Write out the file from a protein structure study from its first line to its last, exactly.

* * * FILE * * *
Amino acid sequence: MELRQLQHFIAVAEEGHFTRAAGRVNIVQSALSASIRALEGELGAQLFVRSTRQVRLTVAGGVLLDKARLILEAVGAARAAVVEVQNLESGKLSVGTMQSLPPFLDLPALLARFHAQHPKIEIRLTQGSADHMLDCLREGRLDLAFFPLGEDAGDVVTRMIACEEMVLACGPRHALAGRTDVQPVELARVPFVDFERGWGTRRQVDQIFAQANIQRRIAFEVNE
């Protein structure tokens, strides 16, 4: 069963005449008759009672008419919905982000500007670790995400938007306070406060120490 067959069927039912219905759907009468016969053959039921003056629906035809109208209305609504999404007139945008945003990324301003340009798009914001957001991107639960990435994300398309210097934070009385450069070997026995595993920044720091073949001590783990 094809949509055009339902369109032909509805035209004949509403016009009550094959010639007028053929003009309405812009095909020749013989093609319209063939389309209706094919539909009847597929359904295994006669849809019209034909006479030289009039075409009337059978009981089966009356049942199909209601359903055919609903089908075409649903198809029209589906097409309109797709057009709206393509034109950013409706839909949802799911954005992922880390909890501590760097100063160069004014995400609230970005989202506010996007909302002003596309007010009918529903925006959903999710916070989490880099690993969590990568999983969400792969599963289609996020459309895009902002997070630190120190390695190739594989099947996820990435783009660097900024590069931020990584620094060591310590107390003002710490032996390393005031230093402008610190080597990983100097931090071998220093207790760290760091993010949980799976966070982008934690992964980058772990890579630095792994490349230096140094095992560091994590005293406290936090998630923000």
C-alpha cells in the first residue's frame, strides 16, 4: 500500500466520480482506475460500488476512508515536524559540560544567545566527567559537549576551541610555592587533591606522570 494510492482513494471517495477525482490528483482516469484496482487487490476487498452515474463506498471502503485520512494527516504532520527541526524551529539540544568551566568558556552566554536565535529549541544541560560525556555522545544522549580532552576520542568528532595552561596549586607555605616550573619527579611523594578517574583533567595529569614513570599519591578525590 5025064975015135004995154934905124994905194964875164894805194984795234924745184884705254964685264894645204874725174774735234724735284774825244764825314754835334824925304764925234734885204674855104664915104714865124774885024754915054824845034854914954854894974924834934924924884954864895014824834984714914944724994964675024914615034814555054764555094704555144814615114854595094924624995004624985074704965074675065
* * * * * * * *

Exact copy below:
Amino acid sequence: MELRQLQHFIAVAEEGHFTRAAGRVNIVQSALSASIRALEGELGAQLFVRSTRQVRLTVAGGVLLDKARLILEAVGAARAAVVEVQNLESGKLSVGTMQSLPPFLDLPALLARFHAQHPKIEIRLTQGSADHMLDCLREGRLDLAFFPLGEDAGDVVTRMIACEEMVLACGPRHALAGRTDVQPVELARVPFVDFERGWGTRRQVDQIFAQANIQRRIAFEVNE
């Protein structure tokens, strides 16, 4: 069963005449008759009672008419919905982000500007670790995400938007306070406060120490 067959069927039912219905759907009468016969053959039921003056629906035809109208209305609504999404007139945008945003990324301003340009798009914001957001991107639960990435994300398309210097934070009385450069070997026995595993920044720091073949001590783990 094809949509055009339902369109032909509805035209004949509403016009009550094959010639007028053929003009309405812009095909020749013989093609319209063939389309209706094919539909009847597929359904295994006669849809019209034909006479030289009039075409009337059978009981089966009356049942199909209601359903055919609903089908075409649903198809029209589906097409309109797709057009709206393509034109950013409706839909949802799911954005992922880390909890501590760097100063160069004014995400609230970005989202506010996007909302002003596309007010009918529903925006959903999710916070989490880099690993969590990568999983969400792969599963289609996020459309895009902002997070630190120190390695190739594989099947996820990435783009660097900024590069931020990584620094060591310590107390003002710490032996390393005031230093402008610190080597990983100097931090071998220093207790760290760091993010949980799976966070982008934690992964980058772990890579630095792994490349230096140094095992560091994590005293406290936090998630923000």
C-alpha cells in the first residue's frame, strides 16, 4: 500500500466520480482506475460500488476512508515536524559540560544567545566527567559537549576551541610555592587533591606522570 494510492482513494471517495477525482490528483482516469484496482487487490476487498452515474463506498471502503485520512494527516504532520527541526524551529539540544568551566568558556552566554536565535529549541544541560560525556555522545544522549580532552576520542568528532595552561596549586607555605616550573619527579611523594578517574583533567595529569614513570599519591578525590 5025064975015135004995154934905124994905194964875164894805194984795234924745184884705254964685264894645204874725174774735234724735284774825244764825314754835334824925304764925234734885204674855104664915104714865124774885024754915054824845034854914954854894974924834934924924884954864895014824834984714914944724994964675024914615034814555054764555094704555144814615114854595094924624995004624985074704965074675065